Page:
The Pixar Story is a fascinating documentary covering the specific events in this transformation. If you’re at all interested in either Jobs or Pixar, I highly recommend that you give it a look.
Steve Jobs did not invent digital Music or MP3 players. In fact, even the original iPod was largely developed through outside contracts.
However, Jobs was largely behind Apple’s push to “go digital.” Digital was the direction of the new world and who better than Apple to ride that wave to success?
It was decided that music was an obvious target. Both the hardware and the software in the industry was horrible from a design and usability perspective. Jobs oversaw the project and gave Jon Rubinstein the green light to put together a team of people, including the now legendary Jonathan Ive.
As previously mentioned, Apple didn’t even do all the work in-house. Jobs contracted out for the iPod interface but still stayed very close to the project and personally guided a company called “Pixo” in this venture.
As a key step in the iPod’s success, Apple preceded its October of 2001 release with the free application iTunes in January. This is a classic example of Apple’s strategy to prime the market for a release of a major product. First, they got people addicted to the wonders of digital music with a free product, then they followed it up with the must-have magic box that allowed them to bring their newfound musical freedom everywhere.
Today, the term “iPod” is synonymous with “MP3 Player” and around 300,000,000 iPods have been purchased. iTunes went on to redefine digital content distribution, expanding beyond music and shaking the worlds of movies, television and books.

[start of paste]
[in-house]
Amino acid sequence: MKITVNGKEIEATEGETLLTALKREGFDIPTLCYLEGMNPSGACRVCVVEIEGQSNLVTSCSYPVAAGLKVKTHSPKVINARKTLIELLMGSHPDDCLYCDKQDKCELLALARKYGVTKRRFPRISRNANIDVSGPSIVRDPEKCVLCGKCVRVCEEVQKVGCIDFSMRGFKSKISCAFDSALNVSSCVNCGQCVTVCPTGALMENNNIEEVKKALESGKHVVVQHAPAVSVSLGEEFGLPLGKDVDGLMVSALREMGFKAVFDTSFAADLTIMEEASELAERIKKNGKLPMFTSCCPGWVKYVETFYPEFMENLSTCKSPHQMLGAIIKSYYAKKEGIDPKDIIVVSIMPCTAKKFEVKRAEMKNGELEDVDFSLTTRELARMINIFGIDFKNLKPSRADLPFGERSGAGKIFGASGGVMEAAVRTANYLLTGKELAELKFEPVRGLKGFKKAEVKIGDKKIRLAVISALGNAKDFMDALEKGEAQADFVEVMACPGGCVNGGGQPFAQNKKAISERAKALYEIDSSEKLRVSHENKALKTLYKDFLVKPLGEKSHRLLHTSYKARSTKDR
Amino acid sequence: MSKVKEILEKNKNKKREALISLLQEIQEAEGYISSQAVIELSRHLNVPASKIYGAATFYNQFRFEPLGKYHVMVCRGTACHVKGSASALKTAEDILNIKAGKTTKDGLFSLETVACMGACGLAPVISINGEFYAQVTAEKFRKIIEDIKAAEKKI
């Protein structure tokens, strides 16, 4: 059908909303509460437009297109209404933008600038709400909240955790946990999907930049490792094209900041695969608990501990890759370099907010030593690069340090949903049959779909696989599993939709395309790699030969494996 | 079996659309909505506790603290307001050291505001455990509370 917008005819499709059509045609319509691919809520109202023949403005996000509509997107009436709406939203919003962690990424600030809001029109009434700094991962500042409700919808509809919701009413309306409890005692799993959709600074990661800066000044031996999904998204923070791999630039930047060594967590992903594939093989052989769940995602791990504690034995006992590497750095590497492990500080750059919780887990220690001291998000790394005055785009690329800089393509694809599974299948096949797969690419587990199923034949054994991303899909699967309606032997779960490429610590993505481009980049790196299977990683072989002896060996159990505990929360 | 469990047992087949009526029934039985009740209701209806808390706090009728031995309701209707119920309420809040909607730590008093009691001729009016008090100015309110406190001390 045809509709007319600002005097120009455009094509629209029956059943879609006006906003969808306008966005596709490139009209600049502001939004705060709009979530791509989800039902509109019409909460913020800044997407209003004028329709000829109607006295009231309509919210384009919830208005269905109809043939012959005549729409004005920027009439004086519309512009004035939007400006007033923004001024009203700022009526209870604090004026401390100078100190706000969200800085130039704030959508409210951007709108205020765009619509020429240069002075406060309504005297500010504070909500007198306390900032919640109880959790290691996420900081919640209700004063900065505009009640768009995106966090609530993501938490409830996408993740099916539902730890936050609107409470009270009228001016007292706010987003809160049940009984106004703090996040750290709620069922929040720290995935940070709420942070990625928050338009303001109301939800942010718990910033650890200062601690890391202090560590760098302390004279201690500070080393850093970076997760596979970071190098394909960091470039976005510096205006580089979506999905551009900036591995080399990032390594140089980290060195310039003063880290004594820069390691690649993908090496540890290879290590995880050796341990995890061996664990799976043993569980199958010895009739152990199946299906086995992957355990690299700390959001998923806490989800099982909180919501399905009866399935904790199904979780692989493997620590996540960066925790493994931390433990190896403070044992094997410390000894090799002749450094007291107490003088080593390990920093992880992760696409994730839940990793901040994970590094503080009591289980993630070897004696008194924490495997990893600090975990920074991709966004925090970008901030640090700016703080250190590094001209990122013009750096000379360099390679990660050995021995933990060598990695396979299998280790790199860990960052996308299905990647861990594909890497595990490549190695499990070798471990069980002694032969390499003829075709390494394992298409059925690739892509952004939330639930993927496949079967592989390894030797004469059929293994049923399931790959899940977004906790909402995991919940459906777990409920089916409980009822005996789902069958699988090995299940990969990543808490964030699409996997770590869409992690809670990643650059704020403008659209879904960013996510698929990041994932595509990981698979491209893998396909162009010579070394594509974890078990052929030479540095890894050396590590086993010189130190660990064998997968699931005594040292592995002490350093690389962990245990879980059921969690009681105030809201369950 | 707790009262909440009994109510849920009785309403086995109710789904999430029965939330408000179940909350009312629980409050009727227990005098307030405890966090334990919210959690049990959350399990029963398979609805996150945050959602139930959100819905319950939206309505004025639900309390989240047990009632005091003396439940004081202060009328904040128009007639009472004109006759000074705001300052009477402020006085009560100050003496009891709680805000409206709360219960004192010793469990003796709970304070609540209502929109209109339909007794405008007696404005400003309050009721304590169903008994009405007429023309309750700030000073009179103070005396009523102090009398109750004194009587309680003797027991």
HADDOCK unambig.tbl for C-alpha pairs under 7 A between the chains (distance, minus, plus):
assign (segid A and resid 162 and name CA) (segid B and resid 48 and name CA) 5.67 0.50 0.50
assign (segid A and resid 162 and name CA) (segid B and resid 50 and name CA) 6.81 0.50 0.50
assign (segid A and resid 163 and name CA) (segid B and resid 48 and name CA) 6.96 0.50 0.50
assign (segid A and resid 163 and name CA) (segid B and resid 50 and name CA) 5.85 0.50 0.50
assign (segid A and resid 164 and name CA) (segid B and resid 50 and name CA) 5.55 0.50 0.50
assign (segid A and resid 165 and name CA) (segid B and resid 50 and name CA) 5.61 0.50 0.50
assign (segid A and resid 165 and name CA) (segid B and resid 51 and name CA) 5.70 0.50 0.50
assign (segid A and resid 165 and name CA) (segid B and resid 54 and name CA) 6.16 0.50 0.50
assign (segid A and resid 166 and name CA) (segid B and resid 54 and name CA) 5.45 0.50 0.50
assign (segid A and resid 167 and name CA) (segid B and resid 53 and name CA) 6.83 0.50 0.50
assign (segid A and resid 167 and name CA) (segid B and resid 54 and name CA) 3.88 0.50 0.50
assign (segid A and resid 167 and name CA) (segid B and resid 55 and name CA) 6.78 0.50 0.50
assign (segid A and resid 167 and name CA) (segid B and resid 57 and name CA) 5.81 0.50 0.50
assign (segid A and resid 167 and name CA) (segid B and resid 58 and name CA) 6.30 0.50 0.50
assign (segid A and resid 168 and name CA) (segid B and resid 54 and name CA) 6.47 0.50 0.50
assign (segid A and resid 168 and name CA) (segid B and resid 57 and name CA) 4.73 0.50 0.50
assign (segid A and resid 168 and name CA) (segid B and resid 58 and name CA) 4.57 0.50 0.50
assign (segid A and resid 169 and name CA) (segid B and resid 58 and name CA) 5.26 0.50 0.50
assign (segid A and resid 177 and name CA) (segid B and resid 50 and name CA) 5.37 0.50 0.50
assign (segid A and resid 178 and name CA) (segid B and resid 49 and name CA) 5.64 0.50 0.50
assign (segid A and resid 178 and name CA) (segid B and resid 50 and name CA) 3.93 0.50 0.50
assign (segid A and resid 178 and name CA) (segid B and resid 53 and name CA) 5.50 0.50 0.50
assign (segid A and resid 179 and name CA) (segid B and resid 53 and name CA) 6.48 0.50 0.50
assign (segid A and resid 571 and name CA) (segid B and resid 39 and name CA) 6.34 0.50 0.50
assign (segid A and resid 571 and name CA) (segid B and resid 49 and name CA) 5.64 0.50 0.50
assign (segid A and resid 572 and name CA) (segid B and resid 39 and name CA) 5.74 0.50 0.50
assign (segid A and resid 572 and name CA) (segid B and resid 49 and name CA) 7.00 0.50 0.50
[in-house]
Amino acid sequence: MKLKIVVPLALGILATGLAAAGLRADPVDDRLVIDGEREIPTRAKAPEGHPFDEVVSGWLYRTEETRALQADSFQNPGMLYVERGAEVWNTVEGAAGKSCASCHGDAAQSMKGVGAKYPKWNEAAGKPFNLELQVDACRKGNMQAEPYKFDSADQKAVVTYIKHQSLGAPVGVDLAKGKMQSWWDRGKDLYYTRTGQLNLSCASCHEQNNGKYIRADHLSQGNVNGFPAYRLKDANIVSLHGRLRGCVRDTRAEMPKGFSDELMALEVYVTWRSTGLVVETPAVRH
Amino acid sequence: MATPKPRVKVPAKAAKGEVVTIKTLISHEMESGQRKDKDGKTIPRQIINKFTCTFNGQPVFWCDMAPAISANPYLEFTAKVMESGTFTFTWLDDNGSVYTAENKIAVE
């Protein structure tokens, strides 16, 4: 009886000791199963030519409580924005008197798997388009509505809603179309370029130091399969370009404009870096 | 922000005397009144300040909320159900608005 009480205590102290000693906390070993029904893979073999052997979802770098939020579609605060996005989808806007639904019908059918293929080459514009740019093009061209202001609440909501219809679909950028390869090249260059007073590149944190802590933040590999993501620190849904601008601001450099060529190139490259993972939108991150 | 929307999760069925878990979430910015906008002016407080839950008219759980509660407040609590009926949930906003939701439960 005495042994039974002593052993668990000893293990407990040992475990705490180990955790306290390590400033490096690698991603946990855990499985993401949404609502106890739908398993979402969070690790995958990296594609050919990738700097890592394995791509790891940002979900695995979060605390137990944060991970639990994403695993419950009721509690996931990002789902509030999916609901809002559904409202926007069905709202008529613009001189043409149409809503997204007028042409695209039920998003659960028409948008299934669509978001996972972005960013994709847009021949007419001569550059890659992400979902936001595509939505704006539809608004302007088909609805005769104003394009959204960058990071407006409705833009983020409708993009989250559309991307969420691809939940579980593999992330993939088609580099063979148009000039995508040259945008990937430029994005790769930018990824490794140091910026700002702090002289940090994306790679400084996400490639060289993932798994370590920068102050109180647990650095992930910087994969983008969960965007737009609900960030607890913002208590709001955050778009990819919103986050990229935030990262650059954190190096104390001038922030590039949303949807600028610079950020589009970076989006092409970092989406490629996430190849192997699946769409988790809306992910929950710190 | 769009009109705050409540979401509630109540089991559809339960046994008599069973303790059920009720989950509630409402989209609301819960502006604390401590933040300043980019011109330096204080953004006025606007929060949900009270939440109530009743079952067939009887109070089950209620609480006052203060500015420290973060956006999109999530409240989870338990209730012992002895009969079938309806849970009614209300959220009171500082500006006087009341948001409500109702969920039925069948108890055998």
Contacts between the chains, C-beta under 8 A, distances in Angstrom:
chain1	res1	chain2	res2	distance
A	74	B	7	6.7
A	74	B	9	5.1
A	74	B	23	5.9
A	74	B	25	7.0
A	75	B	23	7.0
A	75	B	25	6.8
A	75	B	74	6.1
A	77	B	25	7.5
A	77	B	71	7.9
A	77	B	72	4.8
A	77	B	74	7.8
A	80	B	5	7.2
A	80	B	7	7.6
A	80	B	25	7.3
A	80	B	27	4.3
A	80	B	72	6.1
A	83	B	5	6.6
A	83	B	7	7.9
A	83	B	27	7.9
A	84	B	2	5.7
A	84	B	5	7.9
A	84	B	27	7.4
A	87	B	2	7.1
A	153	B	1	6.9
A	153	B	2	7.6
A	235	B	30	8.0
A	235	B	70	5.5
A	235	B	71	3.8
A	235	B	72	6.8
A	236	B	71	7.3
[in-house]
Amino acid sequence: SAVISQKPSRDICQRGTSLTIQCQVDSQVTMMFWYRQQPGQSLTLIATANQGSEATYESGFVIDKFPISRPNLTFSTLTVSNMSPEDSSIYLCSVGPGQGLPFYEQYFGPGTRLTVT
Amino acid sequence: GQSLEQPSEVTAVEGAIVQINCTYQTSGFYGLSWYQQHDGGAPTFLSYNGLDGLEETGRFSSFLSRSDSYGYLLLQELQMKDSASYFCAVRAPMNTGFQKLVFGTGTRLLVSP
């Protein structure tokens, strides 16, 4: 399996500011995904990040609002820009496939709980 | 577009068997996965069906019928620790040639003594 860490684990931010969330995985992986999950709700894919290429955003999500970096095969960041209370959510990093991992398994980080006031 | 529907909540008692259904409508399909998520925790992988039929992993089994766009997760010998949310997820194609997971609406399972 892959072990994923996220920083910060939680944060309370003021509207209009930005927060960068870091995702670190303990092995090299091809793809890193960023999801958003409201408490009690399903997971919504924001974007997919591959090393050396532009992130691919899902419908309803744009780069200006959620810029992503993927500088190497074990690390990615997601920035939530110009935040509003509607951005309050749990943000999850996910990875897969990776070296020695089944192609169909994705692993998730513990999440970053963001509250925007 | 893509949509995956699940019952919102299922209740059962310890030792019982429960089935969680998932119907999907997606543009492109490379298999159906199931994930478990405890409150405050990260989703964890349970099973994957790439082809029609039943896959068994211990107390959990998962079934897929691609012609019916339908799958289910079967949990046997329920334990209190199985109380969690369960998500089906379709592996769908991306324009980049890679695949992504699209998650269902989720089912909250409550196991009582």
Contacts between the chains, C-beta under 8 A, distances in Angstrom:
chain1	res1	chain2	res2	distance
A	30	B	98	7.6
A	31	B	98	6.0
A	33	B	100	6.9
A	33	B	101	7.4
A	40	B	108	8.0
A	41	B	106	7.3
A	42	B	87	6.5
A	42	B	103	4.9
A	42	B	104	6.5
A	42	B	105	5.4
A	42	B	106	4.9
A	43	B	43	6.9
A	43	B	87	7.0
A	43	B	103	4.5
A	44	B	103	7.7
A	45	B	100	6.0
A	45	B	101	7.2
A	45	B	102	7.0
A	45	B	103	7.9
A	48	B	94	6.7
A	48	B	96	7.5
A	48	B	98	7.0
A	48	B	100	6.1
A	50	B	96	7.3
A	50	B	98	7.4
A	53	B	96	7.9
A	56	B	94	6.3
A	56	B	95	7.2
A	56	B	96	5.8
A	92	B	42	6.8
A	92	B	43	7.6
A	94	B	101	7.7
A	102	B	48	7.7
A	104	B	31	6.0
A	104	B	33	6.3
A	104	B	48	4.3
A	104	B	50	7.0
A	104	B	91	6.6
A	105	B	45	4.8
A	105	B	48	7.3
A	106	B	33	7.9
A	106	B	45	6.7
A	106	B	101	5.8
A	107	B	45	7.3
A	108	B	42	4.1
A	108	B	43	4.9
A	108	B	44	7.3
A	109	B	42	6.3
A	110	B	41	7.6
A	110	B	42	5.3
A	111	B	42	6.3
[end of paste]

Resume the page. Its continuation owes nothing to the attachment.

Phones and Mobile Computing
Steve Jobs did not invent mobile computing, cell phones or even touchscreen smartphones. However, he did play a large role in changing these products forever. In fact, they were transformed by a single product: the iPhone. Before we discuss the iPhone directly, let’s talk about its predecessor.
For some reason, it’s common lore that the Newton was a Steve Jobs pet project. However, the Newton project was driven by CEO John Sculley in the late 80’s after Jobs had been ousted from Apple.
When Jobs returned to Apple in the late 90’s, he was the one who killed the Newton. Far from being the father of the Newton, he was the force behind its death! As an interesting sidebar, two of the people from the Newton project left Apple and started Pixo, the company that Steve Jobs hired to develop the iPod interface.
The Newton was without a doubt, before its time. The Newton had all kinds of potential and tons of cool onboard technology, but the market simply wasn’t there, so Jobs ditched it.
So here we have Steve Jobs eliminating a long-running touchscreen personal computing and communication device. Then in 2005, Jobs began appointing people at Apple to investigate touchscreen technology. This of course led to the development of a long-running touchscreen personal computing and communication device. Sound familiar? The key difference is that one device ultimately failed and the other was released to a frantic market that couldn’t wait to get their hands on it. Once again, Jobs was working his magic.